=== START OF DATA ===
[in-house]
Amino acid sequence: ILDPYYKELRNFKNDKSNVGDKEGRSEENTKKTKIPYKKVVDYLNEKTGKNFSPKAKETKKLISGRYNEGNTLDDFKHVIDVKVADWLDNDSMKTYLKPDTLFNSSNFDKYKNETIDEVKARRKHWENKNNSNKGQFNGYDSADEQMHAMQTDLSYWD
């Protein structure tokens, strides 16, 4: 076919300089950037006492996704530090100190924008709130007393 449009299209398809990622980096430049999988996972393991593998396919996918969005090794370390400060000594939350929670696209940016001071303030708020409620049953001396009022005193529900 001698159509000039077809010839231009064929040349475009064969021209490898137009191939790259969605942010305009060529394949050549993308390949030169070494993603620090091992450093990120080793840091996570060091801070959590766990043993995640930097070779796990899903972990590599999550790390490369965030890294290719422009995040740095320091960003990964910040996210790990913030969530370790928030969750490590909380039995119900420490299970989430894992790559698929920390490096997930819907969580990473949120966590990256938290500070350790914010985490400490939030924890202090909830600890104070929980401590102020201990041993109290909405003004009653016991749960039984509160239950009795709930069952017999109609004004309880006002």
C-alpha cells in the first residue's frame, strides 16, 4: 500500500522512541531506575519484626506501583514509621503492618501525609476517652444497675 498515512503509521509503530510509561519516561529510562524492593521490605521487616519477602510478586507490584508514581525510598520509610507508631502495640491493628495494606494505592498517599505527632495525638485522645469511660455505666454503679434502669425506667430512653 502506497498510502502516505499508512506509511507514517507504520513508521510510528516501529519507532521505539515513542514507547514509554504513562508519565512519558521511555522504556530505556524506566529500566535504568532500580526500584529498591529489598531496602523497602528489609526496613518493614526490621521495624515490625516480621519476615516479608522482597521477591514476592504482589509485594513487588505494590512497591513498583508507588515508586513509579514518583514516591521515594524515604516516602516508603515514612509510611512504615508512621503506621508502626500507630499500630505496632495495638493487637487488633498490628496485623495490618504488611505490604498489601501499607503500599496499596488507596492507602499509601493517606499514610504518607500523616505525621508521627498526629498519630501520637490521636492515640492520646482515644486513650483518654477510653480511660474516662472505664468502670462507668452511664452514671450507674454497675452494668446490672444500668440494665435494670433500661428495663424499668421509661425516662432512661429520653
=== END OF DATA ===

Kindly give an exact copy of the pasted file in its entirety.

[in-house]
Amino acid sequence: ILDPYYKELRNFKNDKSNVGDKEGRSEENTKKTKIPYKKVVDYLNEKTGKNFSPKAKETKKLISGRYNEGNTLDDFKHVIDVKVADWLDNDSMKTYLKPDTLFNSSNFDKYKNETIDEVKARRKHWENKNNSNKGQFNGYDSADEQMHAMQTDLSYWD
């Protein structure tokens, strides 16, 4: 076919300089950037006492996704530090100190924008709130007393 449009299209398809990622980096430049999988996972393991593998396919996918969005090794370390400060000594939350929670696209940016001071303030708020409620049953001396009022005193529900 001698159509000039077809010839231009064929040349475009064969021209490898137009191939790259969605942010305009060529394949050549993308390949030169070494993603620090091992450093990120080793840091996570060091801070959590766990043993995640930097070779796990899903972990590599999550790390490369965030890294290719422009995040740095320091960003990964910040996210790990913030969530370790928030969750490590909380039995119900420490299970989430894992790559698929920390490096997930819907969580990473949120966590990256938290500070350790914010985490400490939030924890202090909830600890104070929980401590102020201990041993109290909405003004009653016991749960039984509160239950009795709930069952017999109609004004309880006002």
C-alpha cells in the first residue's frame, strides 16, 4: 500500500522512541531506575519484626506501583514509621503492618501525609476517652444497675 498515512503509521509503530510509561519516561529510562524492593521490605521487616519477602510478586507490584508514581525510598520509610507508631502495640491493628495494606494505592498517599505527632495525638485522645469511660455505666454503679434502669425506667430512653 502506497498510502502516505499508512506509511507514517507504520513508521510510528516501529519507532521505539515513542514507547514509554504513562508519565512519558521511555522504556530505556524506566529500566535504568532500580526500584529498591529489598531496602523497602528489609526496613518493614526490621521495624515490625516480621519476615516479608522482597521477591514476592504482589509485594513487588505494590512497591513498583508507588515508586513509579514518583514516591521515594524515604516516602516508603515514612509510611512504615508512621503506621508502626500507630499500630505496632495495638493487637487488633498490628496485623495490618504488611505490604498489601501499607503500599496499596488507596492507602499509601493517606499514610504518607500523616505525621508521627498526629498519630501520637490521636492515640492520646482515644486513650483518654477510653480511660474516662472505664468502670462507668452511664452514671450507674454497675452494668446490672444500668440494665435494670433500661428495663424499668421509661425516662432512661429520653